The application of the drug is quite simple and anyone can do it from the comfort of their home. Patients should only follow the following recommendations:

  • Wash your hands well with soap and water.
  • Lie down or stretch your head back.
  • Pull the lower eyelid down with the index finger to form a kind of pocket between the eyelid and the eye.
  • In case of drops, bring the dropper close to the eye and pour the necessary drops into the bag formed. People should try that the dropper does not touch the ocular surface.
  • In case of gel, hold the tip of the gel close to the eye and place a strip on the inside of the lower eyelid. When finished, clean the tip of the tube with a tissue.

It is important to close the eye gently for a few minutes after applying pilocarpine ophthalmic. Then, people will have to remove the excess fluid present on the face and continue with their daily activities. The application of the gel should be done before sleeping, so the next day the possible remains of the drug are rinsed off.



Risks and considerations

Pilocarpine eye drops or gel they are safe drugs that usually have few side effects. The adverse reactions presented tend to be mild and disappear on their own within a few minutes.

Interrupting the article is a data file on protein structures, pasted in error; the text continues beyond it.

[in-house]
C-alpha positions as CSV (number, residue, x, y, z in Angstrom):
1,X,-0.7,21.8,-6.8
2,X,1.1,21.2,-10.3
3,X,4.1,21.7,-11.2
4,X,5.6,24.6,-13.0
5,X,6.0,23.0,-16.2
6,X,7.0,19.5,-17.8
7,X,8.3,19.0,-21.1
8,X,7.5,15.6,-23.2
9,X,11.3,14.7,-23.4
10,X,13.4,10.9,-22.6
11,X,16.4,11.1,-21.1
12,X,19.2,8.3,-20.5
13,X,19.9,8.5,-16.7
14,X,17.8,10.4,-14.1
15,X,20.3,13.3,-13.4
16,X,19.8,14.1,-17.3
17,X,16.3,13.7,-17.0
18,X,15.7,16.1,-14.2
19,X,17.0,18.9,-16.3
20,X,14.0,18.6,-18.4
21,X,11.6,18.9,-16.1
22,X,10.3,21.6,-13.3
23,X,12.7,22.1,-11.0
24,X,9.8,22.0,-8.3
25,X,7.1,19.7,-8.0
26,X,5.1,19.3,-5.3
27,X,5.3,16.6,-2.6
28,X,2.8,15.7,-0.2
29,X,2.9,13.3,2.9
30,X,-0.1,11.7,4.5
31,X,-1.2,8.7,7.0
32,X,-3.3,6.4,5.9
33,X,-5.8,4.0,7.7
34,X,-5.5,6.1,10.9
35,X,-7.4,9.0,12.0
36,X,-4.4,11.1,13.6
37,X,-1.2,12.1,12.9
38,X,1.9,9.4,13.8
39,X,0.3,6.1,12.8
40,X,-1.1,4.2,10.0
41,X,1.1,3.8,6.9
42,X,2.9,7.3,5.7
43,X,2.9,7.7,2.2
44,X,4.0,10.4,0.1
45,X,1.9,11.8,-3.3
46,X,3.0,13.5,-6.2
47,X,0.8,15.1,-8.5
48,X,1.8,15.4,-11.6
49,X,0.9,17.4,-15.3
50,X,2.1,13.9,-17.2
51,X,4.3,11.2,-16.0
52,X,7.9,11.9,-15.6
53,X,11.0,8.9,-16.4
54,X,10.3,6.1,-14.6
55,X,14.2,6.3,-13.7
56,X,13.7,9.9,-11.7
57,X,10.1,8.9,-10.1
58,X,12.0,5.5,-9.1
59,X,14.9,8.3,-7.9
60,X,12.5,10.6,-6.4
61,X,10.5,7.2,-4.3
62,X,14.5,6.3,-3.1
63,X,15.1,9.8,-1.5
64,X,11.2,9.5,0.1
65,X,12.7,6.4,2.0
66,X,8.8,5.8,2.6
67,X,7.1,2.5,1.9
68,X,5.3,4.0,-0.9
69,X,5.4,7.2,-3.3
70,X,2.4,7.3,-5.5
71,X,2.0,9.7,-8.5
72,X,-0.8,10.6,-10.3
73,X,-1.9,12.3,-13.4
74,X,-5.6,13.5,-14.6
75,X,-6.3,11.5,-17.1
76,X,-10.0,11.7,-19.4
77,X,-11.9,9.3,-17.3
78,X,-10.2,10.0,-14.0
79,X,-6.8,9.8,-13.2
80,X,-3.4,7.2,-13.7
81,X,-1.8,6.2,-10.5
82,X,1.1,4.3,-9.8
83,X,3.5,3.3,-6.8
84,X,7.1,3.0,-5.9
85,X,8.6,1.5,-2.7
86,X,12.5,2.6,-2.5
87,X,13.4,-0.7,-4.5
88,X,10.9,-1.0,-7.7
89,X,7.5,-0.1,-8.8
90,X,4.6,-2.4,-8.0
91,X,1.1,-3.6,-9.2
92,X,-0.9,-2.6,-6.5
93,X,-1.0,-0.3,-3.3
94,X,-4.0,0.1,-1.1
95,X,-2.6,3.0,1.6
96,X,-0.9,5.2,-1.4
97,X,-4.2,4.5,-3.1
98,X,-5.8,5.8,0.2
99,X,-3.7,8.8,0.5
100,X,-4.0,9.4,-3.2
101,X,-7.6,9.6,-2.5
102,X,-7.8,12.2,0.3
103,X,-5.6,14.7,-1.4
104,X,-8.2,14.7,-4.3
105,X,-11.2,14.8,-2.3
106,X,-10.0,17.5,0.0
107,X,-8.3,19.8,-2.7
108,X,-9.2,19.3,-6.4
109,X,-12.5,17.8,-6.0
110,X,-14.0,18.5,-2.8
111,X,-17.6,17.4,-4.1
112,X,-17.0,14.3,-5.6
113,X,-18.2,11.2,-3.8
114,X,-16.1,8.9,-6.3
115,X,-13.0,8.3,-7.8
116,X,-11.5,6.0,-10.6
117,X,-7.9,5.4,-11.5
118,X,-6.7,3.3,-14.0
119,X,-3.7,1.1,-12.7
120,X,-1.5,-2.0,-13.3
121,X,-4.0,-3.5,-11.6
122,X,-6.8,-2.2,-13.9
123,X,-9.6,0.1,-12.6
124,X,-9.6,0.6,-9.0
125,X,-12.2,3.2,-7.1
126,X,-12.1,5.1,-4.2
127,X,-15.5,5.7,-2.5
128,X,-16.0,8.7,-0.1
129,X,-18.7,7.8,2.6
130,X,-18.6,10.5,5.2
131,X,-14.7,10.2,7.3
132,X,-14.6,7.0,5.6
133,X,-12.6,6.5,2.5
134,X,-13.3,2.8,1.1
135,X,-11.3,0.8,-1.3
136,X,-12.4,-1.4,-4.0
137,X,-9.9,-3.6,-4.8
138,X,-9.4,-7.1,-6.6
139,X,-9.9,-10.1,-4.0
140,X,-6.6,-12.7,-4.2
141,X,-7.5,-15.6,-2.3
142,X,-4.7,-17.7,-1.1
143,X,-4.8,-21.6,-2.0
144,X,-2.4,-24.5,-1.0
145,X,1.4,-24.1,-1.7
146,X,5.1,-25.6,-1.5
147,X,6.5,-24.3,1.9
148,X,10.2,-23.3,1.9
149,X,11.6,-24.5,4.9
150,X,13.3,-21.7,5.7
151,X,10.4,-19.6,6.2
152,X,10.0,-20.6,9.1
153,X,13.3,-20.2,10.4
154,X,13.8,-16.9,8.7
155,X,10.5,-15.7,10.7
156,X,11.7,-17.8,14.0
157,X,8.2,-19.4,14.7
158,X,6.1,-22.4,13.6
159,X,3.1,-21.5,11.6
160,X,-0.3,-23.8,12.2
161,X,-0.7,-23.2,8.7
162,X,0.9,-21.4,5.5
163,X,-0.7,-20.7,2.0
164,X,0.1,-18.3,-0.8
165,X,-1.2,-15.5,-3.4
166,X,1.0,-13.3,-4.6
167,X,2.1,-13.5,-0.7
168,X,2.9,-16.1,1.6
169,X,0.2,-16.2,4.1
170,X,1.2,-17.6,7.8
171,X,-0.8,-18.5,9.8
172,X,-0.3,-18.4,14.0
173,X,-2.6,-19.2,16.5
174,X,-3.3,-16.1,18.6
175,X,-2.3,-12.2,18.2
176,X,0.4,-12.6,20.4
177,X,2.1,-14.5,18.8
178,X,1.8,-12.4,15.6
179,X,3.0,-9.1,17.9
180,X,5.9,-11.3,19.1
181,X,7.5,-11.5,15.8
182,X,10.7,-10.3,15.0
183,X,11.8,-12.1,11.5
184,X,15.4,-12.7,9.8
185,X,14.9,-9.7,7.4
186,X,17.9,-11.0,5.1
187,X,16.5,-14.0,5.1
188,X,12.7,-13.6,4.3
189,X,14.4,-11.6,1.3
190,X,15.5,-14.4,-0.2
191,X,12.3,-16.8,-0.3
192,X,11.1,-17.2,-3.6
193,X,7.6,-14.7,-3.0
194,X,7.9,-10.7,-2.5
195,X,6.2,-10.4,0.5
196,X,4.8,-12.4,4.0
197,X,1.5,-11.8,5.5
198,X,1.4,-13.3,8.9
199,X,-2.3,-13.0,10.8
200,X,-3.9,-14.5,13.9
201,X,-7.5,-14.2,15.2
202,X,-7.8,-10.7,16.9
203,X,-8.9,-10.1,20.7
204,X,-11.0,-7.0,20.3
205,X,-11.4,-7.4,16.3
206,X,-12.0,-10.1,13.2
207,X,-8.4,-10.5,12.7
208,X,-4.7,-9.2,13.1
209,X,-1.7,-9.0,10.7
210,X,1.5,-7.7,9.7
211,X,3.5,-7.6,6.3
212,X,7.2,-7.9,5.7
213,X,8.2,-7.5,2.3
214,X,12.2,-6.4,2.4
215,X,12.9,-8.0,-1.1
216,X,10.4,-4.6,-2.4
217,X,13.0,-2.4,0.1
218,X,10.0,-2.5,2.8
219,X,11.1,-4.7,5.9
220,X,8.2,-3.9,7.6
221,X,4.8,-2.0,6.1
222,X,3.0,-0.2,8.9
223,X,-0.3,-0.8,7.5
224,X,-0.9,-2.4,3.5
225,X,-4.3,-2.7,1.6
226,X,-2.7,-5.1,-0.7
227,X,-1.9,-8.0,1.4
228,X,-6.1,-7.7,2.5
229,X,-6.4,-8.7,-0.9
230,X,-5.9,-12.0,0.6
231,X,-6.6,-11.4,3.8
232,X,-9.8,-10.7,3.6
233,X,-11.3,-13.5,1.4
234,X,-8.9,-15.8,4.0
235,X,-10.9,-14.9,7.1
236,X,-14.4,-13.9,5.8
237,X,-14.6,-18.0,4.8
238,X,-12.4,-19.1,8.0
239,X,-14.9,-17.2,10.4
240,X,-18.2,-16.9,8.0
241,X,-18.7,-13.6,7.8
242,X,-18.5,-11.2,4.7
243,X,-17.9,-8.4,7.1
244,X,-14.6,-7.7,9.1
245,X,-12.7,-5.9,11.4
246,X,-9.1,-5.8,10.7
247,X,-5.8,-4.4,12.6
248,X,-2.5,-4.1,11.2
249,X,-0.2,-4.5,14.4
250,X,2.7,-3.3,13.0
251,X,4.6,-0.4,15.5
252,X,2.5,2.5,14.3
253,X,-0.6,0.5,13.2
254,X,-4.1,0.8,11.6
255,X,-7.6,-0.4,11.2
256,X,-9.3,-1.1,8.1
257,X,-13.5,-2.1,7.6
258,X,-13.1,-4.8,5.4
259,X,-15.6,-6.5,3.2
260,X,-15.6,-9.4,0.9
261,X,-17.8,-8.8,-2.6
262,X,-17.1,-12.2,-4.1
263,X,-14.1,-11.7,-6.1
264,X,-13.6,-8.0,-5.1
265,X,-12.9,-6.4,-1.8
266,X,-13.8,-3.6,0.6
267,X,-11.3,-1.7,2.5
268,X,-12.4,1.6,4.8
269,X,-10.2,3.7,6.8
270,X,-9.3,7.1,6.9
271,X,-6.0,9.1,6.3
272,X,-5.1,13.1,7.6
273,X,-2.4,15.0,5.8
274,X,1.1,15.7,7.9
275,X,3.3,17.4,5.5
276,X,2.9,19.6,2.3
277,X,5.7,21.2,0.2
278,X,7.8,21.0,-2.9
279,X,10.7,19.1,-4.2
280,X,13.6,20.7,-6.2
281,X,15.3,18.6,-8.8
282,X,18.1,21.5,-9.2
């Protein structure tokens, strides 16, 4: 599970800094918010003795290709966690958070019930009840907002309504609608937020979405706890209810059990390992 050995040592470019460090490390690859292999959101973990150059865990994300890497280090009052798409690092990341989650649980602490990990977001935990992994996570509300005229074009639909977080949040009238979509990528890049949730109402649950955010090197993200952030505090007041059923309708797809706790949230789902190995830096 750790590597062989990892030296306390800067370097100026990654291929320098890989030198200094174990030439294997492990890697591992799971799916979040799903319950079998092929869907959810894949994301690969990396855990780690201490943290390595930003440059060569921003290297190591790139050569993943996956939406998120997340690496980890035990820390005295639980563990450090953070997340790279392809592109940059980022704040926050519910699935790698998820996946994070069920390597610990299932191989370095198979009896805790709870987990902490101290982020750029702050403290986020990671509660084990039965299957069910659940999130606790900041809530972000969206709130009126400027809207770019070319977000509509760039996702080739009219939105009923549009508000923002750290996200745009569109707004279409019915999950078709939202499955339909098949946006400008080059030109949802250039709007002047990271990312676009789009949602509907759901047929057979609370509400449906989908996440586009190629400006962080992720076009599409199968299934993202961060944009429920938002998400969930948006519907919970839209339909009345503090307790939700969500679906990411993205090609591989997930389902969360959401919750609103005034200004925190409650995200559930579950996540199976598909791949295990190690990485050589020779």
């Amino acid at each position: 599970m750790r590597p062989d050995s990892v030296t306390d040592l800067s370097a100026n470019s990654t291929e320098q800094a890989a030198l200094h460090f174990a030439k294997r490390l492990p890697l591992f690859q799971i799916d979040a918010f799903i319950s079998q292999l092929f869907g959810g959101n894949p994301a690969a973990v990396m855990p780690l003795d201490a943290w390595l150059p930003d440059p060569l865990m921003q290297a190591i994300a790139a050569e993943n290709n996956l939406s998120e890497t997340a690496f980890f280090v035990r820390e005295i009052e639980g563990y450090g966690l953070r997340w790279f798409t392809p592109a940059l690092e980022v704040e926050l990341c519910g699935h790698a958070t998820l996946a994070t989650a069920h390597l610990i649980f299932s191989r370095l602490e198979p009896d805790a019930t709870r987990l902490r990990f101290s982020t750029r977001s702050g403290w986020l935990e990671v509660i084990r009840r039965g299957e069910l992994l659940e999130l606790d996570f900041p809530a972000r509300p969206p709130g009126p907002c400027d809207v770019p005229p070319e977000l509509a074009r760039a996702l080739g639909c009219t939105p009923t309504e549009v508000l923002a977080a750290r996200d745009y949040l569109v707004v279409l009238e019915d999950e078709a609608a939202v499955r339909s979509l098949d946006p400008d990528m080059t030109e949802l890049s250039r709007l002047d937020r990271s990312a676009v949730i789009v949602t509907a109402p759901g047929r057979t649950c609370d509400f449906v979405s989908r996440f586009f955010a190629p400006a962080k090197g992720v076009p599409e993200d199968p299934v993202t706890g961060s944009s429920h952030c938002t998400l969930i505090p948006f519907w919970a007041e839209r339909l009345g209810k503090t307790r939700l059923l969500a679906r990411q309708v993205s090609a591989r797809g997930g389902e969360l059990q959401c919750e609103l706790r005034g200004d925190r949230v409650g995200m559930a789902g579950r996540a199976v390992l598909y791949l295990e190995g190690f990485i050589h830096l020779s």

Among the main side effects of the compound, the following stand out:

  • Itching, burning, or stinging in the eyes.
  • Epiphora or excessive tearing.
  • Redness of the eyes and eyelids.
  • Blurry vision.
  • Headache or headache.

There are certain conditions in which the use of ocular pilocarpine is not recommended, as it can make the situation worse. The main contraindication is allergy to the active ingredient.

Other conditions in which caution should be exercised when administering the drug are the following:

  • Iritis.
  • Uveitis
  • Some cases of congenital glaucoma.
  • Asthma or breathing problems
  • Cardiovascular diseases.
People with iritis cannot use these drops or the gel. They should seek alternatives with their treating physician.

When to see a doctor?

People should seek medical assistance immediately if they present any severe symptoms after ocular pilocarpine administration. Among the warning signs that may appear, the following stand out:

  • Dyspnea or shortness of breath
  • Skin rash or rash.
  • Swelling of the tongue, lips, or throat.
  • Severe dizziness

The appearance of systemic symptoms due to an ocular pilocarpine overdose is very rare. However, people should also seek medical attention in case of the following symptoms:

  • Profuse sweating or sweating.
  • Vomiting and diarrhea
  • Stomach ache.
  • Muscle tremors
  • Increased salivation.
  • Muscular weakness.

An effective and safe treatment for glaucoma

Ocular pilocarpine is one of the first-line drugs in the treatment of glaucoma. The compound shows great effectiveness in reducing intraocular pressure thanks to its union with muscarinic receptors.

Fortunately, the side effects generated are rare and they usually go away on their own after a few minutes. However, the drug should not be used without a prescription, as an excessive dose can trigger serious systemic effects.